The New York TimesHmmm. What do those publications have in common? Ah, but I digress...
The Daily Kos
The Washington Post
Talking Points Memo
The latest Hays poll pegs Gov. Palin's approval rating at 54% positive and 41% negative. Prior to becoming John McCain's lipstick-wearing attack pit bull, the governor had Hays numbers as high as a stratospheric 86% positive and only 9% negative.
A couple of caveats here. Hays surveys unusually small samples of only 400 data points, so the margin of error of its surveys is plus or minus 5%. That means the governor's true approval rating could be as high as 59% or as low as 49%. I would say that it's closer to the 59% figure because her approval rating in Alaska has hovered around the 60% mark since early November. Also, most governors would kill to have an approval rating in the mid-fifties, as Palin is enjoys higher approval numbers than most of her peers.
Regardless, leftist websites are having a field day with the results. They say that she's on her way to the political graveyard. They crow that media reports about her family and her dealings with a do-little legislature amount to the kiss of political death for the first-term governor.
Not so fast, there, pilgrim. The same Wall Street Journal reported in March that President Obama's approval ratings had fallen to 56%:
Overall, Rasmussen Reports shows a 56%-43% approval, with a third strongly disapproving of the president's performance. This is a substantial degree of polarization so early in the administration. Mr. Obama has lost virtually all of his Republican support and a good part of his Independent support, and the trend is decidedly negative.Given the 5% margin of error of the Hays poll and Rasmussen's more confident 3%, the approval ratings for Gov. Palin and President Obama are not statistically significant. The fact that the numbers for both the president and the governor have fallen to still very good, but more realistic, levels doesn't mean that either of them have reached the ends of their respective political careers. There's still a long way to go to the next election.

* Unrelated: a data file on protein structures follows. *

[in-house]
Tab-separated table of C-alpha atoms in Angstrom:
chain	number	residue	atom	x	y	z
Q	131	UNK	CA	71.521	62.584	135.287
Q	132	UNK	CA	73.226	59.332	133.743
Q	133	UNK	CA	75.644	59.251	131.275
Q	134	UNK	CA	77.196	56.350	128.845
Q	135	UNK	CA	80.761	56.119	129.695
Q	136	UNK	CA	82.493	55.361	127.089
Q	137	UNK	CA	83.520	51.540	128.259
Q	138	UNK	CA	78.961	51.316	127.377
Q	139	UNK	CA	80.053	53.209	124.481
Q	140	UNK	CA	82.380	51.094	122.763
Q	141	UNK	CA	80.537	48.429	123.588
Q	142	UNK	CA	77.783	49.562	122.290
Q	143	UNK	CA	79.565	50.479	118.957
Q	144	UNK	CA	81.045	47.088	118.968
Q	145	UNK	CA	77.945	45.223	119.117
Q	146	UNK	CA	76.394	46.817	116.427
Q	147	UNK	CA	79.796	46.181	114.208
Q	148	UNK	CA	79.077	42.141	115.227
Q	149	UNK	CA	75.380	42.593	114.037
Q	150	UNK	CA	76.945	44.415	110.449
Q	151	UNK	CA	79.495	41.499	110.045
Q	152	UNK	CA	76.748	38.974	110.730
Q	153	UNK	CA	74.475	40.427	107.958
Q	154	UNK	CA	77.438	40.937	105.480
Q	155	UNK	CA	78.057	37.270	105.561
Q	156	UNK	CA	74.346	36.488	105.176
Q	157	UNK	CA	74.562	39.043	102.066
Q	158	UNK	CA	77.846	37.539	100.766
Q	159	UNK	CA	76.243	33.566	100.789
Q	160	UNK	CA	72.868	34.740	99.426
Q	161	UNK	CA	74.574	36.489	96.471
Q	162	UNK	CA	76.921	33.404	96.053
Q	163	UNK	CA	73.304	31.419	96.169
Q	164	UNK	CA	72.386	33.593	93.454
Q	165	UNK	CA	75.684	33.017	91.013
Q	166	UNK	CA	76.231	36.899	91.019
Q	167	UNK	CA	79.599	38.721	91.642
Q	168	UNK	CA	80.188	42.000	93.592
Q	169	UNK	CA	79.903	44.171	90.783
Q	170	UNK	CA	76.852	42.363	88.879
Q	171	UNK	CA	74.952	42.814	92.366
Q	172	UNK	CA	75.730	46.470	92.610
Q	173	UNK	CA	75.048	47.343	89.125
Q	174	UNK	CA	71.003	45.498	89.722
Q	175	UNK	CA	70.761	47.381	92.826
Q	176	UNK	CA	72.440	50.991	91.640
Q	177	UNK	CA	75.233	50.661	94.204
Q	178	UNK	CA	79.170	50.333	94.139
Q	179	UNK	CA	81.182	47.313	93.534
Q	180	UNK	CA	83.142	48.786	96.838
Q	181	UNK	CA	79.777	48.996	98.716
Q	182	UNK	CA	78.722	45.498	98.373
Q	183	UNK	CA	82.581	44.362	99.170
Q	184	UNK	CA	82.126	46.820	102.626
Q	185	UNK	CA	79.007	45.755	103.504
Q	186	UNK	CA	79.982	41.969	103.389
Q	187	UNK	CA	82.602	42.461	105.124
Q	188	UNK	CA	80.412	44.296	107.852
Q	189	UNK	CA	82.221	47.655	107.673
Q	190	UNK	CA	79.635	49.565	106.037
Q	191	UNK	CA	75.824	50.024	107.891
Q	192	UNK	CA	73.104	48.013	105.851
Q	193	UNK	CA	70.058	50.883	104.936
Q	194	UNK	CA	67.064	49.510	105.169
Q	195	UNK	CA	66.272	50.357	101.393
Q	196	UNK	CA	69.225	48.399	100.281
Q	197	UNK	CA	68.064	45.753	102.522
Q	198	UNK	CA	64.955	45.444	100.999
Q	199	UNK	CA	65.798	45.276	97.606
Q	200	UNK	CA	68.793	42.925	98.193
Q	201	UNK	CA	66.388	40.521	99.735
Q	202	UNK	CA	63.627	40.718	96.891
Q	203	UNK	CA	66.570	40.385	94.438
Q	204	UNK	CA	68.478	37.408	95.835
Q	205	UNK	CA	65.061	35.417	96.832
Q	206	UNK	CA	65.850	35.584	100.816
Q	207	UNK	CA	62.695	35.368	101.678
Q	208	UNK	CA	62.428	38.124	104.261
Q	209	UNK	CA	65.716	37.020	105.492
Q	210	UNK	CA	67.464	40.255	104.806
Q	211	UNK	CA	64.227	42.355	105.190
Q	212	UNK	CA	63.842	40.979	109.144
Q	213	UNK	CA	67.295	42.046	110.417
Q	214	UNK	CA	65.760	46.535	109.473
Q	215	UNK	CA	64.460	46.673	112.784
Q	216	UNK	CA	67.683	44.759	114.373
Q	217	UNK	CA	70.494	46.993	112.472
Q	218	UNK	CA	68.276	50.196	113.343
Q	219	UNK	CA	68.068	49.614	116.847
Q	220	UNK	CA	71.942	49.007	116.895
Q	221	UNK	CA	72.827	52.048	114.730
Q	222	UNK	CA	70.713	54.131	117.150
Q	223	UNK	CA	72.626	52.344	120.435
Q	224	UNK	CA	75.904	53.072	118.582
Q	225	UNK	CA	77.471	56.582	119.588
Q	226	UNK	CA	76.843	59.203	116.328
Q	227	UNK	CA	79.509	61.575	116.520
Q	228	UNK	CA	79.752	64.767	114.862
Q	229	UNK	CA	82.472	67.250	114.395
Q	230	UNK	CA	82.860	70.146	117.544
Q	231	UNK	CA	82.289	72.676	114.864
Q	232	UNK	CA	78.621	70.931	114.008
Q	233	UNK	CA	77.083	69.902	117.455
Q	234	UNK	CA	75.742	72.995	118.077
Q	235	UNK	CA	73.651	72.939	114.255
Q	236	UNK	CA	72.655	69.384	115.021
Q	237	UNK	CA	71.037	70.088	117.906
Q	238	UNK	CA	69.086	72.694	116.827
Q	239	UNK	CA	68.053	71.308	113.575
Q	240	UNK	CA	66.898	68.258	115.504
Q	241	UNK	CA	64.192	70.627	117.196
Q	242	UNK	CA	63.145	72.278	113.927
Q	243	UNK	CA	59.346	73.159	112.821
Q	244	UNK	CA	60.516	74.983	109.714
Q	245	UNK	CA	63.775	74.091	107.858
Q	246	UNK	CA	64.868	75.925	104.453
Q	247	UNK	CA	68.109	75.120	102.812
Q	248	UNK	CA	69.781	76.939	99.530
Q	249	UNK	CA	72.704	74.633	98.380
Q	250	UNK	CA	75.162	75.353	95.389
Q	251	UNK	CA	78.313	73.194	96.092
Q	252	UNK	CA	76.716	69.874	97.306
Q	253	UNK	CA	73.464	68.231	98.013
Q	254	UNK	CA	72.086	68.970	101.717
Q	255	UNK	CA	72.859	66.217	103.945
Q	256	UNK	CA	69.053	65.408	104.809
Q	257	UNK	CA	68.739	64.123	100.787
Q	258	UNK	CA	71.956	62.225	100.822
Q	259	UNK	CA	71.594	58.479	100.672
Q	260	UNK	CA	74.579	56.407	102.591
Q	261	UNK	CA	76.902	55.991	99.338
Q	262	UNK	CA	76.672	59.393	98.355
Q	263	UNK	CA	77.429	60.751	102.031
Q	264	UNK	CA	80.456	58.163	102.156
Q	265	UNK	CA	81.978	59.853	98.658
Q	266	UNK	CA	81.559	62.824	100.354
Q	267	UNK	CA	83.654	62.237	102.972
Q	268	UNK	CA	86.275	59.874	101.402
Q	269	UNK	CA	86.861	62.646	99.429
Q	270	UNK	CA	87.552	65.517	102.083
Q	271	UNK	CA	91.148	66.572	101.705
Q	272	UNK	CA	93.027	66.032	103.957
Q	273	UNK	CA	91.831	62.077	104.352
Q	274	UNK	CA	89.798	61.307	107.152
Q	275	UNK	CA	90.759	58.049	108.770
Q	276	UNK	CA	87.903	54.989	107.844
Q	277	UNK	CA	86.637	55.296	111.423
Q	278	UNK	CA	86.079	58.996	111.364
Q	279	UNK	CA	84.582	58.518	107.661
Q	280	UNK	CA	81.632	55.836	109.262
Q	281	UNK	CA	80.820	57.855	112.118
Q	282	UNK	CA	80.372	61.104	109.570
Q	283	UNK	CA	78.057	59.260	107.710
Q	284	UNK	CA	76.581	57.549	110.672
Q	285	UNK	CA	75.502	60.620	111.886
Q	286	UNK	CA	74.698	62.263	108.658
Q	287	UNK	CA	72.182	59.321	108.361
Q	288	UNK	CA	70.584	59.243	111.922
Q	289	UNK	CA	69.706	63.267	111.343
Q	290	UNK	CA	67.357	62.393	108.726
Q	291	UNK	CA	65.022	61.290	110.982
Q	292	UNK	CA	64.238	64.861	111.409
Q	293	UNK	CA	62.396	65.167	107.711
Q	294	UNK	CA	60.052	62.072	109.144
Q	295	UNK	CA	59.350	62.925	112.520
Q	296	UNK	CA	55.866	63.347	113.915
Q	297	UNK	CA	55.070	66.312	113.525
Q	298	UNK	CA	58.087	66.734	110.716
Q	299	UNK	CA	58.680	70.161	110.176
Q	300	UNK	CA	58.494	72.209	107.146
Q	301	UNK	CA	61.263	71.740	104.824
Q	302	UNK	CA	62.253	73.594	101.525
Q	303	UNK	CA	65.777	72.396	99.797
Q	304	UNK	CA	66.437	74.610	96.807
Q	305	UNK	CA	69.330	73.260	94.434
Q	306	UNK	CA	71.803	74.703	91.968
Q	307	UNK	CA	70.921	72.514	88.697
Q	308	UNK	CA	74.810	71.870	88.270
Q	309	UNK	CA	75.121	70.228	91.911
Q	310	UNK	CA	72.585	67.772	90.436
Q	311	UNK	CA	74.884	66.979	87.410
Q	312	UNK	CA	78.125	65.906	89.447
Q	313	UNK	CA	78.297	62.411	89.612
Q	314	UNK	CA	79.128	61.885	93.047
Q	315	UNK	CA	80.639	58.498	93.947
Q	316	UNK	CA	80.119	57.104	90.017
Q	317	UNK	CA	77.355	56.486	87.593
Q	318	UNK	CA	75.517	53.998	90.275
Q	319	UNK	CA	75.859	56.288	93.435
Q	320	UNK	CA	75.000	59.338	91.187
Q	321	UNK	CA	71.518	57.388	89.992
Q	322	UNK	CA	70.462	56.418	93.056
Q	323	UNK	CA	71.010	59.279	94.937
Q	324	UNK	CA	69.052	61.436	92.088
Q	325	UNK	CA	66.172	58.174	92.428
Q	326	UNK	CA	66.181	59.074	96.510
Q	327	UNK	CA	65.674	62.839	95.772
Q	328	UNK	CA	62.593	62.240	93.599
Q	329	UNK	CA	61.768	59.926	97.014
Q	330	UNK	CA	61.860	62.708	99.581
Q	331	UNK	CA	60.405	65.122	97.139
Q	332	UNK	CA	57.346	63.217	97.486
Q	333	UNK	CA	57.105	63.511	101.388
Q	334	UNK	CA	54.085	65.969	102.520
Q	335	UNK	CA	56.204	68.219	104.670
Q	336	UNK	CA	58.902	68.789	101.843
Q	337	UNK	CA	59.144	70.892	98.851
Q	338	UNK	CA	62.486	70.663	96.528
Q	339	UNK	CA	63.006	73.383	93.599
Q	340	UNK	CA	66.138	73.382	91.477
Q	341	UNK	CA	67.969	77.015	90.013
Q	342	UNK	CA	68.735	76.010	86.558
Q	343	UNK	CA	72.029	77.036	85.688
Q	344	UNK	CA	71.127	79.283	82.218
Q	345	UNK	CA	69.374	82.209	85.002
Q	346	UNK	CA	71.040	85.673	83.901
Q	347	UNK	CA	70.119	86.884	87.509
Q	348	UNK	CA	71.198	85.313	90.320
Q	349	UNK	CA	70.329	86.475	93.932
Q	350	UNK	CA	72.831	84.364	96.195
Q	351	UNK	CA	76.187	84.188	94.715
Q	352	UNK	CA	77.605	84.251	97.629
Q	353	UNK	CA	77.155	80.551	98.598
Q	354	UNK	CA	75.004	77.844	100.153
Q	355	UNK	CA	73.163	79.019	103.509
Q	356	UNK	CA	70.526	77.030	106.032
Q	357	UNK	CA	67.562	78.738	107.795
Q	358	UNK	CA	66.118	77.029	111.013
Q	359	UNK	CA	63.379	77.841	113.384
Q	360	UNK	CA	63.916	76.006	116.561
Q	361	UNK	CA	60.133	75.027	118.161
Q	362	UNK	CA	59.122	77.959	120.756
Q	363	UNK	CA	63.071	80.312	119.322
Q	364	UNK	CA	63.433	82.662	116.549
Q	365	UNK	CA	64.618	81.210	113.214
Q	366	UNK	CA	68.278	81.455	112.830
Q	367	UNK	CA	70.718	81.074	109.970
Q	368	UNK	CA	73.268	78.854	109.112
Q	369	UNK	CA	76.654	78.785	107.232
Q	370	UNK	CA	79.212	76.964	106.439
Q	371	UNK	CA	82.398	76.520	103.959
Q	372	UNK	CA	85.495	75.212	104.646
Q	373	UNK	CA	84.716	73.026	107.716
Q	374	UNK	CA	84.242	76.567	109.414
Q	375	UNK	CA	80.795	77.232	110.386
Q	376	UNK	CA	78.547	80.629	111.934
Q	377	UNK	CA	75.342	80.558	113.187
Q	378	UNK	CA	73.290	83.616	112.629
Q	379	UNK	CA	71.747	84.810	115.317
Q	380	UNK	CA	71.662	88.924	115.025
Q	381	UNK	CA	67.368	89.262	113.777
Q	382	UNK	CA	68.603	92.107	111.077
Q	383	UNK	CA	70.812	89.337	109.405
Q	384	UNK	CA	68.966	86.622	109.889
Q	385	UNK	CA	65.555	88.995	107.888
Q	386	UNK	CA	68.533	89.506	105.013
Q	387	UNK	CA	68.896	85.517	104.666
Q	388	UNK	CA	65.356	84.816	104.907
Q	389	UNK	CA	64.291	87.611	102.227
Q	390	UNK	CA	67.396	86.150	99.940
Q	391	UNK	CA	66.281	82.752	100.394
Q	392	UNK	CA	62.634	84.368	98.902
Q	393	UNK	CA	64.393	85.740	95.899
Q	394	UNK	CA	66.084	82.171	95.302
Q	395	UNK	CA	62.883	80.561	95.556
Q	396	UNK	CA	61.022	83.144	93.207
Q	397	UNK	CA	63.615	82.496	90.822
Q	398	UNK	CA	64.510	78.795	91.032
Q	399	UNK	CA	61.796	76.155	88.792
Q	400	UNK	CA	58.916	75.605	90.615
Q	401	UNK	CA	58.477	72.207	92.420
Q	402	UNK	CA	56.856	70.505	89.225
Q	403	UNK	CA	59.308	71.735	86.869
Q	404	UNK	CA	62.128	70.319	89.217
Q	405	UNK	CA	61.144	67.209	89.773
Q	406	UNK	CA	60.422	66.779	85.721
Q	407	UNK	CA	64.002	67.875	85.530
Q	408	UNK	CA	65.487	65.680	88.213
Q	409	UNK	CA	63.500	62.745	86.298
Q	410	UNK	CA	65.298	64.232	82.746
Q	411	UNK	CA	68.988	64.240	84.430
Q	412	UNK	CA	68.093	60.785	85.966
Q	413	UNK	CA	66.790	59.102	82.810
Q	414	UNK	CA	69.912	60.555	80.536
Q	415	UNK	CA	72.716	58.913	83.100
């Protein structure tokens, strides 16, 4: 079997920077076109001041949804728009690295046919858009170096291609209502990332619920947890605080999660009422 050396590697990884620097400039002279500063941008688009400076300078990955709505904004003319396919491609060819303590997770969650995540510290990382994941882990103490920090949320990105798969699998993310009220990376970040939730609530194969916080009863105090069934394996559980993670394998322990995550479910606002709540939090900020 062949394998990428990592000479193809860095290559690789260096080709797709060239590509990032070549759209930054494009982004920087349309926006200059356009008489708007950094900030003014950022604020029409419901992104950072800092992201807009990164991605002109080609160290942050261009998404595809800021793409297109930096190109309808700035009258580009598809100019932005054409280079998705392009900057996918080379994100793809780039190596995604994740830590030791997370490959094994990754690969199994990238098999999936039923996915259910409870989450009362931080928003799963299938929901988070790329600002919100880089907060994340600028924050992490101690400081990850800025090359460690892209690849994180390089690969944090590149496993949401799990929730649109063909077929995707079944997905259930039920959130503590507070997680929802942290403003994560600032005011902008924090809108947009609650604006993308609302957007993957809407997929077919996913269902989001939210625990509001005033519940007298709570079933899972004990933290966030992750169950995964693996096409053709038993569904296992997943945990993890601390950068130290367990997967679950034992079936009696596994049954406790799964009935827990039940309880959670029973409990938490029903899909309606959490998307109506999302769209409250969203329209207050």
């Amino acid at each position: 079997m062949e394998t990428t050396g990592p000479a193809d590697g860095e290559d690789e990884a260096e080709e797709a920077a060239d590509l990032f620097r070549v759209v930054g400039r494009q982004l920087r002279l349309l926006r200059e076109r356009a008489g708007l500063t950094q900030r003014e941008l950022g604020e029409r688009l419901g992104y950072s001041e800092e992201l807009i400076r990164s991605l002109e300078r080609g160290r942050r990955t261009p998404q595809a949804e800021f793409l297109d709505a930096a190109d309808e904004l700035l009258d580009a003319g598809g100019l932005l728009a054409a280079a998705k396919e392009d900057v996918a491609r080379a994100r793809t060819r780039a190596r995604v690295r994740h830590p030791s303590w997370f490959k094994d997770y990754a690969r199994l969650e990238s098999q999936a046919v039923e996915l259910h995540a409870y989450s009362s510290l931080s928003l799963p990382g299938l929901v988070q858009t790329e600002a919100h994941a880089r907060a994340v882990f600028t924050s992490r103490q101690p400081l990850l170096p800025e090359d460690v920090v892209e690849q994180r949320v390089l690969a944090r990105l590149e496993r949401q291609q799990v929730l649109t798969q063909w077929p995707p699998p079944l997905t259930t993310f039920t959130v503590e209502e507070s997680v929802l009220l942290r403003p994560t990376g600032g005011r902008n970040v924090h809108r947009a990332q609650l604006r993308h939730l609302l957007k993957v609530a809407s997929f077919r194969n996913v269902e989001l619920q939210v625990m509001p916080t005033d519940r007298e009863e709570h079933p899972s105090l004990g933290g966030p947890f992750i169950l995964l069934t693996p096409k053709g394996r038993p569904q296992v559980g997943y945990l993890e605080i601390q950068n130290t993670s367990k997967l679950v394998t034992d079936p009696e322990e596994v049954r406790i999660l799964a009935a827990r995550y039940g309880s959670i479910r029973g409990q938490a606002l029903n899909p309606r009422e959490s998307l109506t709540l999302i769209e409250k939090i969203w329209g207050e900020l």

The nutroots bloggers who are celebrating the decline in Gov. Palin's numbers, of course, fail to mention that the president's approval ratings have taken a similar dip. When you actually have to do something in government, no matter what it is, you're going to anger a portion of the electorate. It's called governing, and it has its consequences. Abraham Lincoln addressed it on one of his most famous quotations (which he adapted from poet John Lydgate):
"You can please some of the people all of the time, you can please all of the people some of the time, but you can’t please all of the people all of the time."Update: To put Gov. Palin's ratings in perspective, take a look at this table of governor approval ratings at Race 4 2012. As I've said many times, Sarah Palin still has approval numbers that most of her fellow governors would kill for.